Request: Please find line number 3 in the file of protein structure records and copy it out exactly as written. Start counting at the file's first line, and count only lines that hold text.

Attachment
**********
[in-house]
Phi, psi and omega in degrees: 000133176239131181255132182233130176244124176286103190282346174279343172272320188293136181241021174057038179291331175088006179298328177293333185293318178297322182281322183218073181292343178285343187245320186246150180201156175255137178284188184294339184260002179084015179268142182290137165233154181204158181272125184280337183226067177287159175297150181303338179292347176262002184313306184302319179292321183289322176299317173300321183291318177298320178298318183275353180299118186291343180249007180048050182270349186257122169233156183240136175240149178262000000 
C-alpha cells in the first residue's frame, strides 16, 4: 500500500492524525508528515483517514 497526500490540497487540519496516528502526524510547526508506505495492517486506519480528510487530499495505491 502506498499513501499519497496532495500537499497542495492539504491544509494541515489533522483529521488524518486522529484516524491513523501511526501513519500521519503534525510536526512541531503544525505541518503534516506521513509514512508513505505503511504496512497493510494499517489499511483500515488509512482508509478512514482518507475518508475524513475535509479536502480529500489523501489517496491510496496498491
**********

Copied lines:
C-alpha cells in the first residue's frame, strides 16, 4: 500500500492524525508528515483517514 497526500490540497487540519496516528502526524510547526508506505495492517486506519480528510487530499495505491 502506498499513501499519497496532495500537499497542495492539504491544509494541515489533522483529521488524518486522529484516524491513523501511526501513519500521519503534525510536526512541531503544525505541518503534516506521513509514512508513505505503511504496512497493510494499517489499511483500515488509512482508509478512514482518507475518508475524513475535509479536502480529500489523501489517496491510496496498491